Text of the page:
“Excited to do my first carpet job!” read the Facebook post from my ex-girlfriend.
It caught my eye, not least of all because of the double entendre reference to the sexual act that would make a middle schooler (and me, apparently) giggle. In reality, my ex was probably learning how to deep clean the carpeting in her house. The house she shares with her husband and two kids.
“I didn’t realize you were that curious. Who’s the lucky girl?” one of her friends commented on the post. It was a joke, I know. But it stung.
The friend who commented on her post knew my ex only in her present-day life, a woman married to a man living in the suburbs. I assume the friend didn’t know about her life before. He didn’t know she and I were a thing.
My thumbs readied themselves to respond to the post. I hovered over the comment and thought about what pithy quip I could insert in response. I could add a hand-raised emoji or a raised eyebrow. I could wink, or just leave an ellipsis, which would tip off some people, perhaps those who knew us both in that time, but not open her past up to anyone and everyone. She might seem straight now, but she was more than just curious when I knew her a decade and a half ago.
Despite my strong urge to set the record straight (or rather, gay) I put the phone down. I felt a heaviness arise in the space between the open-ended comment and me.
“Maybe she will respond,” I told myself. Maybe she would tell this friend that before she was married to a man, she had an intense relationship with a woman. Before she moved to suburbia and had two kids and a dog, she marched in the streets with rainbow bandanas to celebrate pride and kissed girls at the gay bars.
But she didn’t reply to the comment. Perhaps I should have known she wouldn’t post about something so personal on such a public platform, but for some reason, it still hurt. It probably wasn’t even a second thought for her. For me, though, it felt like someone took the back of a pencil to my life story and started erasing all the good parts.
One reason it might have felt personal is that my ex and I didn’t just sleep together—we loved each other. For more than a year, we spent every waking hour together. And when we moved hundreds of miles away from each other the following year, we wrote piles of love letters back and forth.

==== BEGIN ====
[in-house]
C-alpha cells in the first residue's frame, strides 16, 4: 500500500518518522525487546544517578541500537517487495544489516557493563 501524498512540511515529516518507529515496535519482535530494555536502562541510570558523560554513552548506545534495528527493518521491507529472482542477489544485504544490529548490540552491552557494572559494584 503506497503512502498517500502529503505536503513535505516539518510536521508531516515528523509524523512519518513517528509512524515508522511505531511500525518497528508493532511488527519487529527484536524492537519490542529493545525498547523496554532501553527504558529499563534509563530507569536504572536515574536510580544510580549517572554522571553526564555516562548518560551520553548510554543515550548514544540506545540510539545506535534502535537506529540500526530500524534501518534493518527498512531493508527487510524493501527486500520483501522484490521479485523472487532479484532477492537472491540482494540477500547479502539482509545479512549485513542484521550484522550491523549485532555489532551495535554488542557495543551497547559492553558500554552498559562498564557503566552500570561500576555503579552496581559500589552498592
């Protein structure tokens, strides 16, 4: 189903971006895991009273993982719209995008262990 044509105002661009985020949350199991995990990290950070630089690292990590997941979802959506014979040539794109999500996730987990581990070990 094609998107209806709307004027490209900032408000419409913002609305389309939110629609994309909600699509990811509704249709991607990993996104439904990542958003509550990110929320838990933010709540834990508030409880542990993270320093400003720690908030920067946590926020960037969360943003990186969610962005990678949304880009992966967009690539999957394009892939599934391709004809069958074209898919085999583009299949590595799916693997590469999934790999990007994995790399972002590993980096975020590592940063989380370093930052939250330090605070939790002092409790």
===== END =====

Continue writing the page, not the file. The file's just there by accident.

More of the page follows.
By the time I moved back a year later, she had moved away. We would never live in the same state again, but for the next handful of years we continued to visit each other and sleep together when we were between lovers (and, admittedly, at times when we weren’t).
She dated men and ended up marrying one. I have happily chosen monogamy with my wife. We keep in touch but haven’t seen each other in years. There were times when I visited, and she was dating a man and introduced me as her friend, which wasn’t untrue, but it also didn’t accurately capture the full depth of what we shared. It was painful to experience, as I stood awkwardly half-smiling at the guy who I felt couldn’t begin to understand her like I did.
The new life she enjoys feels worlds away from the queer city gal who lives in my memories. To be fair, I don’t know if she intentionally covers up that part of her life, or if it just doesn’t come up by default, but her present life and lack of dialogue about the past feels like a type of erasure for me. It makes me feel like I’m holding onto our memories all by myself. Her references to me as a “good friend” on social media on the rare occasion when we do intersect publicly on a comment thread, and her complete lack of mention of any LGBTQ issues, whether personal or political, only compound the issue.
Of course, I understand that it’s her story to tell and her version may differ from mine, but I feel like her lack of response to that post is emblematic of a larger silence that delegitimizes my own relationship history. It renders me the only party to acknowledge that our shared history took place. Sometimes that erasure makes me question whether I imagined the love we shared, whether I have a right to hold those memories so dear.
Sadly, this isn’t the only time that someone I had an intimate relationship with hid me from everyone and everything else in their world. I came out before Ellen DeGeneres was a daytime star, when Matthew Shepard was beaten and left to die because he was gay. Many of my girlfriends pledged their undying love and then disposed of me when they got scared or decided it was time to move on to the straight life they perhaps always knew they were going to return to.
I’ve learned to deal with feeling erased by honoring my feelings of hurt. I let the sting hit me and then watch as it dissipates, and I move on with my day. I no longer allow myself to feel dismissed or invalidated by someone else’s choices.
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